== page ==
When a lawsuit is brought for specific performance of a contract to convey real property, the plaintiff (the person bringing the suit) may file a notice of pendency to prevent any transfer of the property to a third person until resolution of the claim. The notice is sometimes called a notice of lis pendens, and it is usually filed in the recorder of deed’s office. The effect of filing this type of notice is that the seller won’t be able sell the property to another buyer while the lawsuit is pending. Such powerful tools can be used by your attorney to effect a faster, out-of-court settlement that may be the solution that you are seeking.
To obtain specific performance, the buyer must show that he or she was ready and able to perform at the closing.
Seller’s Remedy of Specific Performance
A seller of real property may file a lawsuit against a defaulting buyer for specific performance of the sales contract. The relief actually obtained by the seller in this kind of lawsuit is the recovery of money because the court can only enter a judgment requiring the payment of the purchase price amount.
A seller who retains the buyer’s down payment can still sue for specific performance. However, if the contract provides for a specific, exclusive remedy in the event of the buyer’s breach, the seller is precluded from bringing a lawsuit for the purchase price. For example, in most states, the buyer’s deposit is considered earnest money, which suggests an agreement of liquidated damages in the event of a breach of the sales contract, and specific performance can’t be ordered.
In all cases, specific performance is granted at the court’s discretion. The court will only grant such relief if there is a valid contract between the parties and if the buyer has signed the contract. Moreover, all of the conditions of the contract applying to the seller must have been performed. The seller must be ready, willing and able to comply with the contract, By being prepared to convey to the buyer marketable title (which means no defects in the title being conveyed) to the quantity of land or improvements that he contracted to sell.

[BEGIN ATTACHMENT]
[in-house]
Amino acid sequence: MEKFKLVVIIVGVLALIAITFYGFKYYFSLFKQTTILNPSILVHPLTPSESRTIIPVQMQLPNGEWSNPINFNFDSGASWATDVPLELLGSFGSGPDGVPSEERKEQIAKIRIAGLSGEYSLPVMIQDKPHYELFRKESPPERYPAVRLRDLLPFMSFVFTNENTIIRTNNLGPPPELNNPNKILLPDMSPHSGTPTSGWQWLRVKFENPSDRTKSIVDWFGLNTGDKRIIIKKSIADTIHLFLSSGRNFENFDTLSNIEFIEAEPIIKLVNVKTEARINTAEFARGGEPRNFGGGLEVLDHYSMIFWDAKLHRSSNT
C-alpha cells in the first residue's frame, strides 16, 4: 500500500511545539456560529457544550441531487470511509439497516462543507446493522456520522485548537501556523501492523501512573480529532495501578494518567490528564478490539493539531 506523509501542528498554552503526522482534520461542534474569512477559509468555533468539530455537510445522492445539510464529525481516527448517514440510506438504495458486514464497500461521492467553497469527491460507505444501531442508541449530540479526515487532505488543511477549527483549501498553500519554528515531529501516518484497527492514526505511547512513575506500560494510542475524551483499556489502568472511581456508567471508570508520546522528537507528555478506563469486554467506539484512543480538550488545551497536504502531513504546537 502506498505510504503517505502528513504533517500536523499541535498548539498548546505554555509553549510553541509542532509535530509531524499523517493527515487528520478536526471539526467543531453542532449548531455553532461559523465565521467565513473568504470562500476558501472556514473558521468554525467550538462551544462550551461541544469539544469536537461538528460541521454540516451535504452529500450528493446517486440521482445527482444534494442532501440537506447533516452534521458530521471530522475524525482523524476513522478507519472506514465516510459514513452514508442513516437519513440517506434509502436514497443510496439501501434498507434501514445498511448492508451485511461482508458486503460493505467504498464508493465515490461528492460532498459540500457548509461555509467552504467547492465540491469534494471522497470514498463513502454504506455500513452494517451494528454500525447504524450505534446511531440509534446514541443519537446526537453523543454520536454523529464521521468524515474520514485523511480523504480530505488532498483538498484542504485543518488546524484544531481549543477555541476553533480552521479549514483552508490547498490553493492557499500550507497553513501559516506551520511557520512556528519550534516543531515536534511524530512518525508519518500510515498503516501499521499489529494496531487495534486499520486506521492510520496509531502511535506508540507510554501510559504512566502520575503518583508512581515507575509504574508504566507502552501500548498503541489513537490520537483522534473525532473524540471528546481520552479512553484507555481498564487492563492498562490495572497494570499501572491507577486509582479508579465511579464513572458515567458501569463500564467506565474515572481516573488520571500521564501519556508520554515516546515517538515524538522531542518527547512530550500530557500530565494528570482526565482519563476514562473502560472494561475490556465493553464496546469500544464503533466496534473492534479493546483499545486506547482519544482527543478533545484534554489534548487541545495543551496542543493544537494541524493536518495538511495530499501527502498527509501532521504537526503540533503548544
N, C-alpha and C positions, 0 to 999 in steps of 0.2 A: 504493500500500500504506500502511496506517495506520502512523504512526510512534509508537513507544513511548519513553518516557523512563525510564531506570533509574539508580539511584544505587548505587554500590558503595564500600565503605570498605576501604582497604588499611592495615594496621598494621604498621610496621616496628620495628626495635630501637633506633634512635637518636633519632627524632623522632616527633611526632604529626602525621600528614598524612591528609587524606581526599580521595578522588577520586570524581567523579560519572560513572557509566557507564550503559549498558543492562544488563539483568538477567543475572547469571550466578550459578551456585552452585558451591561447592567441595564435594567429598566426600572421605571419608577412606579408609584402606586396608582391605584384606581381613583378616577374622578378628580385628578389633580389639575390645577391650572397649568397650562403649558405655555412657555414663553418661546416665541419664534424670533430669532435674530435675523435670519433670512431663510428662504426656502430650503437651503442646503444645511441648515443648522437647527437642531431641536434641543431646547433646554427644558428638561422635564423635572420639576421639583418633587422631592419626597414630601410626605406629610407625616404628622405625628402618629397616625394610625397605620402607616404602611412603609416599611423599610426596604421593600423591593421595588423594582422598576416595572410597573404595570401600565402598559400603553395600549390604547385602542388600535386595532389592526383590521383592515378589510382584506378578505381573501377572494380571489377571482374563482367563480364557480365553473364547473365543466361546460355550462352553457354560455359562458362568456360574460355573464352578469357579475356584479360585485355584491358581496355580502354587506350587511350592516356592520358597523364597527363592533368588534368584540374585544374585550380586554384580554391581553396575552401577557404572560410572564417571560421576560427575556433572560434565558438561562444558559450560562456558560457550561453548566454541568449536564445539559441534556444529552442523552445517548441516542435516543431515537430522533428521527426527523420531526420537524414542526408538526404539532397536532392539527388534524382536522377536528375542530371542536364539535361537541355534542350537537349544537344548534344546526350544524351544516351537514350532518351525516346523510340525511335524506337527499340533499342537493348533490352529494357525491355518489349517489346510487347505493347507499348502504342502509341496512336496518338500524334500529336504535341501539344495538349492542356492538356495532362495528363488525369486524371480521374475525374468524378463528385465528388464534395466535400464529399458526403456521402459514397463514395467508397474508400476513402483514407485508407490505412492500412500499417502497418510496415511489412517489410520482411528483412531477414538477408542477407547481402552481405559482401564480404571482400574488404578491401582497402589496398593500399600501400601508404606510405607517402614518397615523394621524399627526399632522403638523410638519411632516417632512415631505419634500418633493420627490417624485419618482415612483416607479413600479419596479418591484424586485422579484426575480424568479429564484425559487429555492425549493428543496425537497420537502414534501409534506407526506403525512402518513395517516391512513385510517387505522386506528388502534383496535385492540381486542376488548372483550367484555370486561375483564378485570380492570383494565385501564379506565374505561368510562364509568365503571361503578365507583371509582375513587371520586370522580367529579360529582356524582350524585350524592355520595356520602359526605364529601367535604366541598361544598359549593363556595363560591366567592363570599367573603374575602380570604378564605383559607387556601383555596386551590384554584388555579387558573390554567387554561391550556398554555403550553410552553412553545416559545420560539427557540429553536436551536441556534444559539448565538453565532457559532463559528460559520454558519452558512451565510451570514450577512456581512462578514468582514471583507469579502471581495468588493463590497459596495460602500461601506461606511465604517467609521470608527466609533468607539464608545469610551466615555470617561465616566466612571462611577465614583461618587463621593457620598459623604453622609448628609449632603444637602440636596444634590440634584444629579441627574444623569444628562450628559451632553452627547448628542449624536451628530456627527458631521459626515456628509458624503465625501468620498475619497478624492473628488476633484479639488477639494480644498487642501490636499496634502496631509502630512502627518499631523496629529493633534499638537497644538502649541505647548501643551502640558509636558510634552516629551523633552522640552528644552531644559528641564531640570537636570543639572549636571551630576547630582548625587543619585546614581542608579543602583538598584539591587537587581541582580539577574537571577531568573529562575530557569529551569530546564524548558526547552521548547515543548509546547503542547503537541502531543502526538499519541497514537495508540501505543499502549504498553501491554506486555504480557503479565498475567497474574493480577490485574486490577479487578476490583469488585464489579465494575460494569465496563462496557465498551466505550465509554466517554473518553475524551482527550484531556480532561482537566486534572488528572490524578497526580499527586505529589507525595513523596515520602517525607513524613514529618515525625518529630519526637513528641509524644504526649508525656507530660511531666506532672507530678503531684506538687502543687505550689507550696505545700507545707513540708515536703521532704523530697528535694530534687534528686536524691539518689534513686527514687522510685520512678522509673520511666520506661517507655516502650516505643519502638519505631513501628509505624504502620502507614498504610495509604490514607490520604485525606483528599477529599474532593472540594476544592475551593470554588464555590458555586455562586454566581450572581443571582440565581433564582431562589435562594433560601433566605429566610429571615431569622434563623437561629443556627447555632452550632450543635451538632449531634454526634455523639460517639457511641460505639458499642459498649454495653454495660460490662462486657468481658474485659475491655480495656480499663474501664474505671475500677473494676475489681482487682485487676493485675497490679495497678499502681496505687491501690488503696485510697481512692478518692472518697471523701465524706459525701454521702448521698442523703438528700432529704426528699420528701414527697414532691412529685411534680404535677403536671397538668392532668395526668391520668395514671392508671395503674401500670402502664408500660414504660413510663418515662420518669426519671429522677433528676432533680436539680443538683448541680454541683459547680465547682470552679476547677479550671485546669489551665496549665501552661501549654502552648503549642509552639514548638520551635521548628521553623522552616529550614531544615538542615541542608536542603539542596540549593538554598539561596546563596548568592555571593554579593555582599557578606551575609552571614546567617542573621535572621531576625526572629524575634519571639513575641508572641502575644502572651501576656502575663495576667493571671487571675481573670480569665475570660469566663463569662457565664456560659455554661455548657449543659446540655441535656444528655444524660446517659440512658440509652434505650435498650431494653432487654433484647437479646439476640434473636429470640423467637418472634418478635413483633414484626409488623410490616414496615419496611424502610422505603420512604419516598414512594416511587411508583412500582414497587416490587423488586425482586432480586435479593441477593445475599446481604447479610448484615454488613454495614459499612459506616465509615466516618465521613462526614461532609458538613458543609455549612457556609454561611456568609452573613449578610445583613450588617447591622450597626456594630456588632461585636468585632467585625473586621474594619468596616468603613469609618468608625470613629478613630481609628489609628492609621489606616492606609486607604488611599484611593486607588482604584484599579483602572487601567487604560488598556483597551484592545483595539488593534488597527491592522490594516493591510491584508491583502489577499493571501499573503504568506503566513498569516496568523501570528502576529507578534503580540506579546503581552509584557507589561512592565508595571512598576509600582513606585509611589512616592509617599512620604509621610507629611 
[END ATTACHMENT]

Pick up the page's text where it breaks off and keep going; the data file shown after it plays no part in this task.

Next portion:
We Have Other Tools That Might Result in a Positive Resolution
While courts are hesitant to grant specific performance demands, they are not hesitant to enforce real estate contracts. Depending upon the situation the court may allow lis pendens. The lis pendens represents the equivalent of the monetary damages suffered by the buyer. More importantly, it is recorded against the deed of the seller’s property. This effectively forces the seller to pay the buyer if the seller ever hopes to sell the property. When a title insurance company reviews title for any subsequent sale, it will notify the new purchaser of the lis pendens and refuse to issue title insurance until the lis pendens is rectified. With no title insurance, the seller is going to have an extremely hard time selling the property. In fact, it will be nearly impossible as it is difficult to imagine any buyer that would want to get involved in an ongoing dispute with what will be a clouded title and no title insurance.
Good, Sound Advice
When a purchase and Real Estate sale starts to unravel, seek legal advice. While the other party may have breached the agreement, the wrong response (i.e., refusing to perform your obligations) can destroy your chances for success on a subsequent lawsuit. Proper legal advice can also help you ascertain your legal right to seek specific performance.
If you have any questions on the remedy of specific performance or lis pendens, contact Real Estate Attorney Debra Grimaila.